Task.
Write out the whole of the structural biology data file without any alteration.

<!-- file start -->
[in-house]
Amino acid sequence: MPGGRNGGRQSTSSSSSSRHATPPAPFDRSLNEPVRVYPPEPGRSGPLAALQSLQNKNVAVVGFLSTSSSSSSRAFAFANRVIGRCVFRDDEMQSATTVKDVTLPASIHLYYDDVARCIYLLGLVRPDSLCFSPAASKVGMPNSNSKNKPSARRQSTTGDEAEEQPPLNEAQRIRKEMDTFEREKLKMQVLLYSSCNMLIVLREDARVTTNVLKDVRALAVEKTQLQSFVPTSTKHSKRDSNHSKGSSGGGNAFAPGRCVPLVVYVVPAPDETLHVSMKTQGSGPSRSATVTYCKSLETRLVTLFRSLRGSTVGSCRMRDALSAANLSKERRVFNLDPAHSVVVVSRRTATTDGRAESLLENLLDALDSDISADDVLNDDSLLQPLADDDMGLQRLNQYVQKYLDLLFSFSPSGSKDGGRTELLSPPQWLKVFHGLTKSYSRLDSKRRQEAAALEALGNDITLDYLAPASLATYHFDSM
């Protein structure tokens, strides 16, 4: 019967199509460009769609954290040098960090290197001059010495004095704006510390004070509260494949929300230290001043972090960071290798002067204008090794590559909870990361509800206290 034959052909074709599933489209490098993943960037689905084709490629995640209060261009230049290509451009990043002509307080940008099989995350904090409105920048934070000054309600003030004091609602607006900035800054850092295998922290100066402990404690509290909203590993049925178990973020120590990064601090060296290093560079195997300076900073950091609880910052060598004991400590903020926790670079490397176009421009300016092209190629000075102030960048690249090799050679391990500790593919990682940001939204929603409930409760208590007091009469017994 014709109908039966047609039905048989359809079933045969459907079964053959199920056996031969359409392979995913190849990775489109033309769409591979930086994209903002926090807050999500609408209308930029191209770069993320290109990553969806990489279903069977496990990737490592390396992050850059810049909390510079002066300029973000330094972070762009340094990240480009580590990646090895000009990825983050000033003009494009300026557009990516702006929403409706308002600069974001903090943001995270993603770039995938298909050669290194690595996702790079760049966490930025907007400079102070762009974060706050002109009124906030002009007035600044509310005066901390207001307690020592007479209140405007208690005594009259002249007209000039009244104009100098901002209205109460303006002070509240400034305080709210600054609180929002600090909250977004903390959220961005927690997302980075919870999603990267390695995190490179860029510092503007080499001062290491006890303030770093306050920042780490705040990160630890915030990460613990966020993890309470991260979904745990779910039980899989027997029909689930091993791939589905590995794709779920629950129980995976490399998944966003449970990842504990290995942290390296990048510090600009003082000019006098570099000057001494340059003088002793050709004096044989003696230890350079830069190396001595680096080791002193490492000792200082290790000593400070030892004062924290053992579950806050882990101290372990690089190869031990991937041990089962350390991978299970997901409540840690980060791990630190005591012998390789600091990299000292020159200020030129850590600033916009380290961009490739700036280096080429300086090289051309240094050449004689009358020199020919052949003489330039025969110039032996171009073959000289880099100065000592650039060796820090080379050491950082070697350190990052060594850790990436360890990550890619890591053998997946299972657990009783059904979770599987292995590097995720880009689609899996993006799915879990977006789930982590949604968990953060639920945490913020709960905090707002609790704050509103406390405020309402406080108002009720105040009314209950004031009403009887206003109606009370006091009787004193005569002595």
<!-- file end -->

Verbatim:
[in-house]
Amino acid sequence: MPGGRNGGRQSTSSSSSSRHATPPAPFDRSLNEPVRVYPPEPGRSGPLAALQSLQNKNVAVVGFLSTSSSSSSRAFAFANRVIGRCVFRDDEMQSATTVKDVTLPASIHLYYDDVARCIYLLGLVRPDSLCFSPAASKVGMPNSNSKNKPSARRQSTTGDEAEEQPPLNEAQRIRKEMDTFEREKLKMQVLLYSSCNMLIVLREDARVTTNVLKDVRALAVEKTQLQSFVPTSTKHSKRDSNHSKGSSGGGNAFAPGRCVPLVVYVVPAPDETLHVSMKTQGSGPSRSATVTYCKSLETRLVTLFRSLRGSTVGSCRMRDALSAANLSKERRVFNLDPAHSVVVVSRRTATTDGRAESLLENLLDALDSDISADDVLNDDSLLQPLADDDMGLQRLNQYVQKYLDLLFSFSPSGSKDGGRTELLSPPQWLKVFHGLTKSYSRLDSKRRQEAAALEALGNDITLDYLAPASLATYHFDSM
């Protein structure tokens, strides 16, 4: 019967199509460009769609954290040098960090290197001059010495004095704006510390004070509260494949929300230290001043972090960071290798002067204008090794590559909870990361509800206290 034959052909074709599933489209490098993943960037689905084709490629995640209060261009230049290509451009990043002509307080940008099989995350904090409105920048934070000054309600003030004091609602607006900035800054850092295998922290100066402990404690509290909203590993049925178990973020120590990064601090060296290093560079195997300076900073950091609880910052060598004991400590903020926790670079490397176009421009300016092209190629000075102030960048690249090799050679391990500790593919990682940001939204929603409930409760208590007091009469017994 014709109908039966047609039905048989359809079933045969459907079964053959199920056996031969359409392979995913190849990775489109033309769409591979930086994209903002926090807050999500609408209308930029191209770069993320290109990553969806990489279903069977496990990737490592390396992050850059810049909390510079002066300029973000330094972070762009340094990240480009580590990646090895000009990825983050000033003009494009300026557009990516702006929403409706308002600069974001903090943001995270993603770039995938298909050669290194690595996702790079760049966490930025907007400079102070762009974060706050002109009124906030002009007035600044509310005066901390207001307690020592007479209140405007208690005594009259002249007209000039009244104009100098901002209205109460303006002070509240400034305080709210600054609180929002600090909250977004903390959220961005927690997302980075919870999603990267390695995190490179860029510092503007080499001062290491006890303030770093306050920042780490705040990160630890915030990460613990966020993890309470991260979904745990779910039980899989027997029909689930091993791939589905590995794709779920629950129980995976490399998944966003449970990842504990290995942290390296990048510090600009003082000019006098570099000057001494340059003088002793050709004096044989003696230890350079830069190396001595680096080791002193490492000792200082290790000593400070030892004062924290053992579950806050882990101290372990690089190869031990991937041990089962350390991978299970997901409540840690980060791990630190005591012998390789600091990299000292020159200020030129850590600033916009380290961009490739700036280096080429300086090289051309240094050449004689009358020199020919052949003489330039025969110039032996171009073959000289880099100065000592650039060796820090080379050491950082070697350190990052060594850790990436360890990550890619890591053998997946299972657990009783059904979770599987292995590097995720880009689609899996993006799915879990977006789930982590949604968990953060639920945490913020709960905090707002609790704050509103406390405020309402406080108002009720105040009314209950004031009403009887206003109606009370006091009787004193005569002595």